Mills repudiates this standpoint and primarily ascribes it to Somerset's disillusion, his unwillingness to fight what Mills, relying on the boundary, defines as being "outside", as Other. Secondarily, but on a more profound level according to Mills himself, he considers Somerset's disillusion, his claimed insight, to be an excuse for leaving the city and his job in favor of a newly acquired house in the countryside.

The bar scene anticipates the final scene with a tragic resonance, but it also stresses the dominant figure or structure of the film: the mirroring of David Mills and John Doe.[10] David Mills fights the Other and so does John Doe - as his aim is to eliminate the deadly sins and thereby the "degradation of humanity into a subhuman level."[11]

In the final scene of Seven a cardboard box plays a significant role. The content of the box is never shown to the spectators,[12] but the size and shape enable us to guess what it contains. I find the box rather trivial as an effect, but it creates a wonderful suspense. A deliveryman brings it to the location. As his van enters at the left side of the setting, William Somerset leaves David Mills and John Doe, who are both situated at the right side of the setting. Somerset's receiving the box and opening it provides space[13] for John Doe to spin out - and enjoy? - his final act.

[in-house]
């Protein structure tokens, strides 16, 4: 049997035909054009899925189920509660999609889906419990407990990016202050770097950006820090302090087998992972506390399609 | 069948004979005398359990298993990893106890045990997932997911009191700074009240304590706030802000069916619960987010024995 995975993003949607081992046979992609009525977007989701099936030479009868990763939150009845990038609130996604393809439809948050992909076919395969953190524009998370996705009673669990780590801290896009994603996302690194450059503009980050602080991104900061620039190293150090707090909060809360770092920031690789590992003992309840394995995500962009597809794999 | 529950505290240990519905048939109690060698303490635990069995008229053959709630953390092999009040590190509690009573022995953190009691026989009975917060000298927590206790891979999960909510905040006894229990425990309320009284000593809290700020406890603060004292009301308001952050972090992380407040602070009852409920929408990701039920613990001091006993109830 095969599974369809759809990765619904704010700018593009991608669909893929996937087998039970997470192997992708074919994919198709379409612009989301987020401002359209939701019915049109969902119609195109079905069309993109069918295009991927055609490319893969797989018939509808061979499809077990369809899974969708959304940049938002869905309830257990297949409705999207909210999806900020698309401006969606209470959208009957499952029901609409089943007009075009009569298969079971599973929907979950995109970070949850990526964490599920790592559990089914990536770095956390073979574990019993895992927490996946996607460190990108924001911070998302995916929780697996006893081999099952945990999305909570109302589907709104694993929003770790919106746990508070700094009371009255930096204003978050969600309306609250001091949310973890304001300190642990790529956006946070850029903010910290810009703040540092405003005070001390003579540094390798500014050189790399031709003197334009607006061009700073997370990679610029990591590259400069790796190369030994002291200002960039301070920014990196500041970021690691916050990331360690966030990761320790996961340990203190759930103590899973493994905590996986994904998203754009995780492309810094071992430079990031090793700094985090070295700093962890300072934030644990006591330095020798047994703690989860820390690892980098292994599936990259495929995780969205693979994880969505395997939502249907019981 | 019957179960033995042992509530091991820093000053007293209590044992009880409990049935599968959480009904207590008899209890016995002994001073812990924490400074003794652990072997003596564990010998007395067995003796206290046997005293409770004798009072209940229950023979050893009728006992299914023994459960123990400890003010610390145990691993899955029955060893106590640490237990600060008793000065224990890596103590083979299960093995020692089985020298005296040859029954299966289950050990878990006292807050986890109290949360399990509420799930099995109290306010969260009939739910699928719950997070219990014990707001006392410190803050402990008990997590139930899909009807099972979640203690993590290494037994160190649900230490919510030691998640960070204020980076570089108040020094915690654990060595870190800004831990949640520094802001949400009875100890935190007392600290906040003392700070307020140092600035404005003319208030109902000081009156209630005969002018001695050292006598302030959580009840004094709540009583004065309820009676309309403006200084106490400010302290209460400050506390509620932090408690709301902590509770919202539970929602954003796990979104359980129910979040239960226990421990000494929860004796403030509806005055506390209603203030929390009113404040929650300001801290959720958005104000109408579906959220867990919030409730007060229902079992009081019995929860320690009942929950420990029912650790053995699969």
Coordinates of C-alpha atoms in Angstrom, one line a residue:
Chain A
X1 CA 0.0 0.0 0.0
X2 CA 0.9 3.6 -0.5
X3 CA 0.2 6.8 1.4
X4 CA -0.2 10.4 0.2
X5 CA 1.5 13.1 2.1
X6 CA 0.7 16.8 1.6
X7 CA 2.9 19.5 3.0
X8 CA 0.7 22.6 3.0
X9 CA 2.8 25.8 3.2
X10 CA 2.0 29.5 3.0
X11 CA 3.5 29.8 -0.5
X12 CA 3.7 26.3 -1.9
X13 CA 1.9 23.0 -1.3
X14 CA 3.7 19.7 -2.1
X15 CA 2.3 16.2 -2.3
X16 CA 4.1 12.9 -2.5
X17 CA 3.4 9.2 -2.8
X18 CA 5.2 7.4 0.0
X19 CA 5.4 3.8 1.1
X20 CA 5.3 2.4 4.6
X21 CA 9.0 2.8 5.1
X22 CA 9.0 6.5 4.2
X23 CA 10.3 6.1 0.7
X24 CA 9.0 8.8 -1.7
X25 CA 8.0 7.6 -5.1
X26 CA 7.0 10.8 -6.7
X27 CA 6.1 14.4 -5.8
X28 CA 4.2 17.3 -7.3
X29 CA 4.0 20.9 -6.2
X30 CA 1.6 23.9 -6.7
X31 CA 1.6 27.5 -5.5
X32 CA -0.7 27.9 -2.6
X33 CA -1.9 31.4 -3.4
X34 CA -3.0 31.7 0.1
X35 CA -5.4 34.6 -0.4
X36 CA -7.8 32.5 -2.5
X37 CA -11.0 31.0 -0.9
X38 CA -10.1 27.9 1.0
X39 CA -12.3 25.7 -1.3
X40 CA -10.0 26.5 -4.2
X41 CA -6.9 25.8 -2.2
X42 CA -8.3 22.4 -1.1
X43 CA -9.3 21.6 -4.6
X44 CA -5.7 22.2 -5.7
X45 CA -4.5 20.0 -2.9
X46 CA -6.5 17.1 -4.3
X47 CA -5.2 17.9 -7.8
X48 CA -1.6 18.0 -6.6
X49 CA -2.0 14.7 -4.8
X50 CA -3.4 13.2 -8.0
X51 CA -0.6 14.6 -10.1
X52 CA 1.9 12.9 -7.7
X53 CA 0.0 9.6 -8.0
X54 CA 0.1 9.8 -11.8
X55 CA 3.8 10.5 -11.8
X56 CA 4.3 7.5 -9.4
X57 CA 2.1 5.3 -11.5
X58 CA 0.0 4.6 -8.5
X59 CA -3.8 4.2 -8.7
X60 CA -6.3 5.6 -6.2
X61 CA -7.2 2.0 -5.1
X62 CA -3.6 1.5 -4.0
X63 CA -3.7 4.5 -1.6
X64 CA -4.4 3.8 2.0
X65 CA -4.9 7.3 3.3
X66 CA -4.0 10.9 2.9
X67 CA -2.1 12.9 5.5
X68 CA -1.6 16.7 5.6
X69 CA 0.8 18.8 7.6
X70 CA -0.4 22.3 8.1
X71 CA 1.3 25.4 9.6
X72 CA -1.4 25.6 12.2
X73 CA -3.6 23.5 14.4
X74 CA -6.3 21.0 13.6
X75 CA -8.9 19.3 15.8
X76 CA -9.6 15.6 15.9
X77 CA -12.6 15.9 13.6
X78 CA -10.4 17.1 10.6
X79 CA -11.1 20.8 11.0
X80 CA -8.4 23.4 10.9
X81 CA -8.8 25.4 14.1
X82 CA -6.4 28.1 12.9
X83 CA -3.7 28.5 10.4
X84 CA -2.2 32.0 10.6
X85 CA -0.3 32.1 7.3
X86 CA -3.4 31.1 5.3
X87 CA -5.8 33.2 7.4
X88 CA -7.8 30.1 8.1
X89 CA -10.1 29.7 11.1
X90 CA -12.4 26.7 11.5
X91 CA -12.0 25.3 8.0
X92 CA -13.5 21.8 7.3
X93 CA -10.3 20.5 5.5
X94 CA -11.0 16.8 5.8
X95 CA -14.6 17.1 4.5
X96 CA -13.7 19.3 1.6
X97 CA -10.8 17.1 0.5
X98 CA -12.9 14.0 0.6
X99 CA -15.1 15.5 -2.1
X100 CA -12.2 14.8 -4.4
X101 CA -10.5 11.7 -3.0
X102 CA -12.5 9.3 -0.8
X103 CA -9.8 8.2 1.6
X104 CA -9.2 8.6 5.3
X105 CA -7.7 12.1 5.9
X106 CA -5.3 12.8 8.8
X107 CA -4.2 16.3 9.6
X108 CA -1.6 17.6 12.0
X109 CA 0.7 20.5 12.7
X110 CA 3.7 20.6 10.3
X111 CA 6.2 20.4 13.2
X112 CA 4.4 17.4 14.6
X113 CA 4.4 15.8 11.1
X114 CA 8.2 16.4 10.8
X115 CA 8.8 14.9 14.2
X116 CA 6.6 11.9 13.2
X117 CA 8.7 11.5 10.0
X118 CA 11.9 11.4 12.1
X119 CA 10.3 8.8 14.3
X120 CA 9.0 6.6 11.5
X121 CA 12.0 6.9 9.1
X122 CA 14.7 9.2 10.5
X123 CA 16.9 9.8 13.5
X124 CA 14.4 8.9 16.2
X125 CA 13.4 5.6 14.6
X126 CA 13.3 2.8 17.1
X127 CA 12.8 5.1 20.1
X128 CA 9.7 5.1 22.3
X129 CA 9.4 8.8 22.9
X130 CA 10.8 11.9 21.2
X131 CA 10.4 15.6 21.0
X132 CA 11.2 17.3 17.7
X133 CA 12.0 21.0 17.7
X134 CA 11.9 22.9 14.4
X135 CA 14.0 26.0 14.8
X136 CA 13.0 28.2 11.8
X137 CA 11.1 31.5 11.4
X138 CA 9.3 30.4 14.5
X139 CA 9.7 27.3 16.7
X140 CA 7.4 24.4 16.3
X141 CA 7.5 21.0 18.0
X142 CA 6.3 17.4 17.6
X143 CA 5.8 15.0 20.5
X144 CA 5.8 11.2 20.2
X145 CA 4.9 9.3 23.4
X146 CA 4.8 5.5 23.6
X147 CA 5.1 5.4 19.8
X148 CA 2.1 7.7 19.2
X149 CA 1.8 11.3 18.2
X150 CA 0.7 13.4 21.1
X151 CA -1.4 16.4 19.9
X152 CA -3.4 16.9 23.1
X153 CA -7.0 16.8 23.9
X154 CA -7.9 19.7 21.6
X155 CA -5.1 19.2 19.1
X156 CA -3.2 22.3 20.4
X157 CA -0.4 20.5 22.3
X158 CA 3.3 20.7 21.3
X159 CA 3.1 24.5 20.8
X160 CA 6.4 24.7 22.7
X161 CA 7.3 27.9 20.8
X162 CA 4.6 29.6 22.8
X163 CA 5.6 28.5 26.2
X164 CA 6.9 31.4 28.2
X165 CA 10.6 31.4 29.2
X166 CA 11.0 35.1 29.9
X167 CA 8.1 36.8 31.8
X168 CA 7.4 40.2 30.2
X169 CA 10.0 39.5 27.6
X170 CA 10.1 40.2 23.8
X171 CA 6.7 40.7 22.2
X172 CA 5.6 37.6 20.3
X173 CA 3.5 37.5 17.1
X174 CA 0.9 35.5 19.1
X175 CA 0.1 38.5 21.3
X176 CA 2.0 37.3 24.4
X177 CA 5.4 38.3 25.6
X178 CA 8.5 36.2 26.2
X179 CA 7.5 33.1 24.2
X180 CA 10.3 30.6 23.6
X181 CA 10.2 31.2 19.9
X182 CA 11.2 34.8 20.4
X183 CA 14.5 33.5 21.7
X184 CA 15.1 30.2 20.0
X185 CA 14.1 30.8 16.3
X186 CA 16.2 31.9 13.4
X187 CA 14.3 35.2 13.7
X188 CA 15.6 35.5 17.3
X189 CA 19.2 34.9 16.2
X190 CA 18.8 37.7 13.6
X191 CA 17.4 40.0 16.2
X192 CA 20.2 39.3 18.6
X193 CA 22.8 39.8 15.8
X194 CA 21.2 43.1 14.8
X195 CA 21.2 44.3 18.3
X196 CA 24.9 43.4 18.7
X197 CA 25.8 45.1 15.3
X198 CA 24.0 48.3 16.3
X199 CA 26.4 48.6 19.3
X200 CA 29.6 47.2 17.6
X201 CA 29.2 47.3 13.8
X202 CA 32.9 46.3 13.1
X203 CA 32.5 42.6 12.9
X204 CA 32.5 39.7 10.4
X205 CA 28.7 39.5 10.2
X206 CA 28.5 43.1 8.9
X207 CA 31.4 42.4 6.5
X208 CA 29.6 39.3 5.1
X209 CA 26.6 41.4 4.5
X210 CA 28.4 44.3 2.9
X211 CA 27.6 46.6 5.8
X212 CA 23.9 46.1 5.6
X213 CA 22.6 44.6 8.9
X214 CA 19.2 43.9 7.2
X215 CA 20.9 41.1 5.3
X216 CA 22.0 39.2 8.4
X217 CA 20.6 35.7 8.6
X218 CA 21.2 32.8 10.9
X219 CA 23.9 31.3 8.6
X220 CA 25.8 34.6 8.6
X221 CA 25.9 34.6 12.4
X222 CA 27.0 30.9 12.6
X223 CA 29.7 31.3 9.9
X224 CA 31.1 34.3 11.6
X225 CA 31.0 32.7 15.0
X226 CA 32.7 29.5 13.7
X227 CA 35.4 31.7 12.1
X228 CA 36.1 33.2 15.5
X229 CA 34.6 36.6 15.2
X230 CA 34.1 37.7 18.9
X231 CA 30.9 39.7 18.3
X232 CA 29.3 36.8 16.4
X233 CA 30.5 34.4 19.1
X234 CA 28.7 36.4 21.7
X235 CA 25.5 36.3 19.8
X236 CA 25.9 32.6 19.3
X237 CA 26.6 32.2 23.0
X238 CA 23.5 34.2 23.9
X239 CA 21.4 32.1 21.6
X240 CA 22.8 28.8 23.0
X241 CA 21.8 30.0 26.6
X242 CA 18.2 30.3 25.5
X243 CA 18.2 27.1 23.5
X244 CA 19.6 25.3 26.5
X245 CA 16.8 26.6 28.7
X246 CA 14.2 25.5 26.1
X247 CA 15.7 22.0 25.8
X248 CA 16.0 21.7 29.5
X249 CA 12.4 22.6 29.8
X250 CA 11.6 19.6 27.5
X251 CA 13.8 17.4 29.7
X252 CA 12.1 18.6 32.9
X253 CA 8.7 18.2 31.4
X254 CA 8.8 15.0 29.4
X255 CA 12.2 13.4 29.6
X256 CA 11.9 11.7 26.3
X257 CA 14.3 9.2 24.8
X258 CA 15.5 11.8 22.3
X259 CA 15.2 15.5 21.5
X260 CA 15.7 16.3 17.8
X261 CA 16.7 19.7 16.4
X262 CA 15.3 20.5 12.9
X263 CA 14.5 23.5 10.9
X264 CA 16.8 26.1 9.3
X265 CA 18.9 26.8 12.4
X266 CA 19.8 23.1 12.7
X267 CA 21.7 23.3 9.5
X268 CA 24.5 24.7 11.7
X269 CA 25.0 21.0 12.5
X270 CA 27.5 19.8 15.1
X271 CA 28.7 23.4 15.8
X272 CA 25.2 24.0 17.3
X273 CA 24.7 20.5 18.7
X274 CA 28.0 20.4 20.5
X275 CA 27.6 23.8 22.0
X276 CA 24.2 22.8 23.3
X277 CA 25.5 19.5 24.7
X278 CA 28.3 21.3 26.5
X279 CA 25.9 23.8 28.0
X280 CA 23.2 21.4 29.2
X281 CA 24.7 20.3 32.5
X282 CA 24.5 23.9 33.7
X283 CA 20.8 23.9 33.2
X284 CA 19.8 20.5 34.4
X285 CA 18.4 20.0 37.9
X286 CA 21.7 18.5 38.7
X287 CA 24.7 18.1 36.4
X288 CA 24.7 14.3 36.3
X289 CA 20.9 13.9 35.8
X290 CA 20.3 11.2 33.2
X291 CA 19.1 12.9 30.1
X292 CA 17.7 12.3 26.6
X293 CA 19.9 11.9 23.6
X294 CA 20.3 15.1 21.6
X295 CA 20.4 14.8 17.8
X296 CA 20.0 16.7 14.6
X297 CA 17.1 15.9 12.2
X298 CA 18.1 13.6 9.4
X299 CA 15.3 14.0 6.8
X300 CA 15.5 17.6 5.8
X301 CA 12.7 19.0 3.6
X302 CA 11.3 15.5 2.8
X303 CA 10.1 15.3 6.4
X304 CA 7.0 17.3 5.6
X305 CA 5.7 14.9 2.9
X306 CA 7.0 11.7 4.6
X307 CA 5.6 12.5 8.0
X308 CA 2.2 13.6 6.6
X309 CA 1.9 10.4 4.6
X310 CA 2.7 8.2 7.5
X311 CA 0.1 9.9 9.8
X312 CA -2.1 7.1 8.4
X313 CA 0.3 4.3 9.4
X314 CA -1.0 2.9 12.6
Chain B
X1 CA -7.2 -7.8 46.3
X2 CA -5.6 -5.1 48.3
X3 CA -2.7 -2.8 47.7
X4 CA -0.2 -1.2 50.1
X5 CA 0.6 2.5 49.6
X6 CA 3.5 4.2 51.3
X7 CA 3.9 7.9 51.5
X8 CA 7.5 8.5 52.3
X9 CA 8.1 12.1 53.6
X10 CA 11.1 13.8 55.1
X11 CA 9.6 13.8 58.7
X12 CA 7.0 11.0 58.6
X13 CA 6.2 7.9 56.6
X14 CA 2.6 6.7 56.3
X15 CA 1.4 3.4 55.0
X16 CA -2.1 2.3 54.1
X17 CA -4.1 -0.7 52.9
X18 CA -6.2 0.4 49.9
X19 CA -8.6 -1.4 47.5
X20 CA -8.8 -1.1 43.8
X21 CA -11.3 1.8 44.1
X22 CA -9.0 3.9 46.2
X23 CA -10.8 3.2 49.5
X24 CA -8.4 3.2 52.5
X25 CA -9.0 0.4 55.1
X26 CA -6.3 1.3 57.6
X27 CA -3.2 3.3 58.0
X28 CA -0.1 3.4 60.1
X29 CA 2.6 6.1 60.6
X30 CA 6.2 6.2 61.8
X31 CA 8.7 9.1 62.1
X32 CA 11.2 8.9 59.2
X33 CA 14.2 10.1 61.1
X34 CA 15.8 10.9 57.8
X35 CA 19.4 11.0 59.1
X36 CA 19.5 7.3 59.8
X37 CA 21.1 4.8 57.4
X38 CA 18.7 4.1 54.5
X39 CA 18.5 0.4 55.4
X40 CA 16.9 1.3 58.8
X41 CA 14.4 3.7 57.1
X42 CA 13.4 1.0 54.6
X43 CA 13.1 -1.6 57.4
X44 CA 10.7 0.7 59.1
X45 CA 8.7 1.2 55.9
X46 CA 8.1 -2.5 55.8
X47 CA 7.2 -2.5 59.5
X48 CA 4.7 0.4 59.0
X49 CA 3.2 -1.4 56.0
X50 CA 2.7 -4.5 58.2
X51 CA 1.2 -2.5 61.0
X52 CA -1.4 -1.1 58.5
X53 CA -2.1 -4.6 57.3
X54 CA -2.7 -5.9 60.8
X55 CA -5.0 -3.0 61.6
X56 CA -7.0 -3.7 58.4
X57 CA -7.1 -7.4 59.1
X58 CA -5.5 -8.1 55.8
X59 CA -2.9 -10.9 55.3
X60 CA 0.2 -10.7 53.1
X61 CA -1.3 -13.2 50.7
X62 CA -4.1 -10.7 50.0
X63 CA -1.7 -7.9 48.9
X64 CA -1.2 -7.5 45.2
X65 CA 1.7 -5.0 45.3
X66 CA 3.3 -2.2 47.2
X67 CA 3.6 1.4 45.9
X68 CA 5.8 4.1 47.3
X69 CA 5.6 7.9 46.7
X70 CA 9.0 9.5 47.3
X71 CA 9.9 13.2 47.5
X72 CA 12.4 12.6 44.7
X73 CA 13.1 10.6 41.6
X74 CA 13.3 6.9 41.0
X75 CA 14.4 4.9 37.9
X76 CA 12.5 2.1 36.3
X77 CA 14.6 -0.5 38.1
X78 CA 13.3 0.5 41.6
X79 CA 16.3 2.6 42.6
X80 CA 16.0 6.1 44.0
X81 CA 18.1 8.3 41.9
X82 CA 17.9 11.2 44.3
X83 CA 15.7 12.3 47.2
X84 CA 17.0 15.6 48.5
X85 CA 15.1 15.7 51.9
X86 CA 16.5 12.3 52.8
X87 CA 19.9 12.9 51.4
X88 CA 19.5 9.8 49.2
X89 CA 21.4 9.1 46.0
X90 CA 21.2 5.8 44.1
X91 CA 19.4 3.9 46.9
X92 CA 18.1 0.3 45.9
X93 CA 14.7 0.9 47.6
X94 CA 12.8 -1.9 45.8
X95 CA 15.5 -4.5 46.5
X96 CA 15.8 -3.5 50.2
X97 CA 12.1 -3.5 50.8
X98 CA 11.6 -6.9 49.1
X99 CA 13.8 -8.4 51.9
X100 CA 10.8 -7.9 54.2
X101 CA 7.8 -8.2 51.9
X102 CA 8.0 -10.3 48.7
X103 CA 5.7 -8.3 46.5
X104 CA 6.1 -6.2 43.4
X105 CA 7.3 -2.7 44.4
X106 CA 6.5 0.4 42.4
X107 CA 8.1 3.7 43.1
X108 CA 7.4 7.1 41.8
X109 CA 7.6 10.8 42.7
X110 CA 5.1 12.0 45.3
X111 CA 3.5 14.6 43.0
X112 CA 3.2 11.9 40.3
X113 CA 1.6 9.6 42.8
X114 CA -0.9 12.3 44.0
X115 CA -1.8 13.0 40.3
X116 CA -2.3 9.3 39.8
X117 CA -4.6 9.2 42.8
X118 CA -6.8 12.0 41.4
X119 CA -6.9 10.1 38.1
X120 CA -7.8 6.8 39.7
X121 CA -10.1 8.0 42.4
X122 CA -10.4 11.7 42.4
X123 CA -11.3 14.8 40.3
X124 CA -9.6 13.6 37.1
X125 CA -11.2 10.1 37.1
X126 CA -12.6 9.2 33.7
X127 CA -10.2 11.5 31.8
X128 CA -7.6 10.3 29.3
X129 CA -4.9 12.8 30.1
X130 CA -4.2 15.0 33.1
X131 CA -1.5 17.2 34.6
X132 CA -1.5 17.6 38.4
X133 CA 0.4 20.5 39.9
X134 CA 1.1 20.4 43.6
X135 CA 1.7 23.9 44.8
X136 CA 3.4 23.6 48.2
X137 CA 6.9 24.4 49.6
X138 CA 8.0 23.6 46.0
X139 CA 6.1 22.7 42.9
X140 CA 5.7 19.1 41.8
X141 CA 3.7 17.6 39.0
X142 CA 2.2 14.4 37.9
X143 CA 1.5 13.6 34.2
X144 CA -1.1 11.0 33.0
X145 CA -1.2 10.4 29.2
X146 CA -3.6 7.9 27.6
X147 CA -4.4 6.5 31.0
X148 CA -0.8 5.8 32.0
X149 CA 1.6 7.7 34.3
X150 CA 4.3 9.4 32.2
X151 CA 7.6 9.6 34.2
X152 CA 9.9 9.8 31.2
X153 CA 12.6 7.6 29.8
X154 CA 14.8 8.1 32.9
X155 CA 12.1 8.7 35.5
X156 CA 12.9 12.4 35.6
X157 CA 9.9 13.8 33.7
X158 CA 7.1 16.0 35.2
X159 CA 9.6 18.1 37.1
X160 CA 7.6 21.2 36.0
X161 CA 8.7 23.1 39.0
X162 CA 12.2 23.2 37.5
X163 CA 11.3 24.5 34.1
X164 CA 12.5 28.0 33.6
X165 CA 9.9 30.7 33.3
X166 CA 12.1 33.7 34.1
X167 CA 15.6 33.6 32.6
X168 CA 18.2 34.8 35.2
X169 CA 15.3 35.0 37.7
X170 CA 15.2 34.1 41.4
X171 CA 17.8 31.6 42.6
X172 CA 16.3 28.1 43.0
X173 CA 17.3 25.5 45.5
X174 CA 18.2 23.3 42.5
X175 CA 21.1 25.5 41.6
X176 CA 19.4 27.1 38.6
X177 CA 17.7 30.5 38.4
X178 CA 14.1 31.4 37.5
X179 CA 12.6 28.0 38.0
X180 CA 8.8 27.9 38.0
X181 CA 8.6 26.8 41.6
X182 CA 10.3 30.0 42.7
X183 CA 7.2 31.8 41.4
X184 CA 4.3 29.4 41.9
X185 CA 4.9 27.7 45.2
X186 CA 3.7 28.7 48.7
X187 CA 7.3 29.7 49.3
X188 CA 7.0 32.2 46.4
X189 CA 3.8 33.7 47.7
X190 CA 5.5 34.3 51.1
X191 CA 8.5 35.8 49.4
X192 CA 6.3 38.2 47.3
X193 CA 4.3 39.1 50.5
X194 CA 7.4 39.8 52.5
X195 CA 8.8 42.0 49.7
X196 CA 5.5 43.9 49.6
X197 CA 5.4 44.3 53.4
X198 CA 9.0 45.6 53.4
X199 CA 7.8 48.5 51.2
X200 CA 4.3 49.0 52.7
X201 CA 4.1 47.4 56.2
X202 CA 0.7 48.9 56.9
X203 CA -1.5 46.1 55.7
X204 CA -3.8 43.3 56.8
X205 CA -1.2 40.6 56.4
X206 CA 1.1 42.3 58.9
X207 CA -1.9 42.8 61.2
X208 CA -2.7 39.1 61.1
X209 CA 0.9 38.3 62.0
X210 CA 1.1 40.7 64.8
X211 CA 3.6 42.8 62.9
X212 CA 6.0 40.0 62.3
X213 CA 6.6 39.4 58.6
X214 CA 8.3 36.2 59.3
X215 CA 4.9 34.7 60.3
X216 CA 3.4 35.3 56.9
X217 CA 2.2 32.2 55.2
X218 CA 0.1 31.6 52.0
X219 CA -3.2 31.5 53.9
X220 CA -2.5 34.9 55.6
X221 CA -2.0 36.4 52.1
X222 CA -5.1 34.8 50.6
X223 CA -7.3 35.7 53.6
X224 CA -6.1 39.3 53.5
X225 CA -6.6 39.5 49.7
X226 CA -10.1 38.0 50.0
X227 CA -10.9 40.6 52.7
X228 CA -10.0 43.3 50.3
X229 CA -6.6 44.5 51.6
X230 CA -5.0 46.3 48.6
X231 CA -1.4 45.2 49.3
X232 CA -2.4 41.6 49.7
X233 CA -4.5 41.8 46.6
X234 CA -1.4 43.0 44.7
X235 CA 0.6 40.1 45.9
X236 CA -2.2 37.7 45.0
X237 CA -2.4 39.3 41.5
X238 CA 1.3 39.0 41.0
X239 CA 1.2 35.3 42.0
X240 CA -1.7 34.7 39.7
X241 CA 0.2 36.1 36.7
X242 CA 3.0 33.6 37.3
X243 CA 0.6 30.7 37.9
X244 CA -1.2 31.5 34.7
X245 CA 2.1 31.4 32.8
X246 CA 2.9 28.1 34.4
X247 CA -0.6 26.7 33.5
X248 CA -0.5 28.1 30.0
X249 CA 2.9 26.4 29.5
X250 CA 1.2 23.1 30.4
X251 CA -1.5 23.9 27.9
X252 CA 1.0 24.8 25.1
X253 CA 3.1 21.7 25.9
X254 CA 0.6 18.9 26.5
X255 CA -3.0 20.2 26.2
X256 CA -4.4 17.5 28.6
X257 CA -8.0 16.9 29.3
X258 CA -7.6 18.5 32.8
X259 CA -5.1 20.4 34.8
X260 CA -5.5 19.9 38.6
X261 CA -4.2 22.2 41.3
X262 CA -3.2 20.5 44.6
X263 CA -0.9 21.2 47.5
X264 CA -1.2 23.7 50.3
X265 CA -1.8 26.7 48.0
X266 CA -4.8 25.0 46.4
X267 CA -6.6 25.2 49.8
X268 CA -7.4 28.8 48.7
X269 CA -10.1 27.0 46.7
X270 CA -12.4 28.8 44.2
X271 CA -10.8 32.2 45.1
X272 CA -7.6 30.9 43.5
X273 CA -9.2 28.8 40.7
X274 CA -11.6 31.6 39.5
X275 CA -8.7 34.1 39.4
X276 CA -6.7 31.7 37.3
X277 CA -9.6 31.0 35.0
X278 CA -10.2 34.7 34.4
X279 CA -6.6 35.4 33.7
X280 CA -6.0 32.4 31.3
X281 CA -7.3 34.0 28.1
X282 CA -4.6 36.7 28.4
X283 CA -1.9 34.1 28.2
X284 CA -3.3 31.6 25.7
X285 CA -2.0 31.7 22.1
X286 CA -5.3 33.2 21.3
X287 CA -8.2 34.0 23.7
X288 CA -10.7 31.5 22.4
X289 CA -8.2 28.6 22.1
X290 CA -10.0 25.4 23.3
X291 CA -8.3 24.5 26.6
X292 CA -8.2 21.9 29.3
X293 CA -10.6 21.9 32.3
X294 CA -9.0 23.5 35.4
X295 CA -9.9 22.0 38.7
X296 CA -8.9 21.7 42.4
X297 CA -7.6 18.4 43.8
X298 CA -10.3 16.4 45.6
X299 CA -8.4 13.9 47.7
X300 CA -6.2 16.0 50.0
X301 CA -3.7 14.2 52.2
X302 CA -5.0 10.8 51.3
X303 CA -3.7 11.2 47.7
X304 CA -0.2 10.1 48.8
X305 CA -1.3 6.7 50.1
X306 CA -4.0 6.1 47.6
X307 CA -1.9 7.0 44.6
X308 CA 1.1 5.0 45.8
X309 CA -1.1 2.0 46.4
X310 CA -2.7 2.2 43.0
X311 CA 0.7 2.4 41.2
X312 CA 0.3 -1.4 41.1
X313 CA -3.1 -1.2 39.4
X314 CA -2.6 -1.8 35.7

When Mills realizes that John Doe has killed his wife, he wants to shoot him, and who wouldn't? Somerset warns him not to - not because of the consequences but because of the game. If Mills shoots John Doe, John Doe wins. Mills does shoot John Doe, and the spectator's sympathy just goes to show how unbearably easy it is to cross the boundary.

Most of Seven is shot in an anonymous city where the rain constantly pours down. The two detectives move in a stylized noir-light penetrated only by their flashlights. The darkness stresses the atmosphere of destruction, and the darkness combined with the sparse revealing light creates a perfect balance between veiling and unveiling. The unveiling always happens on the background of something still being veiled.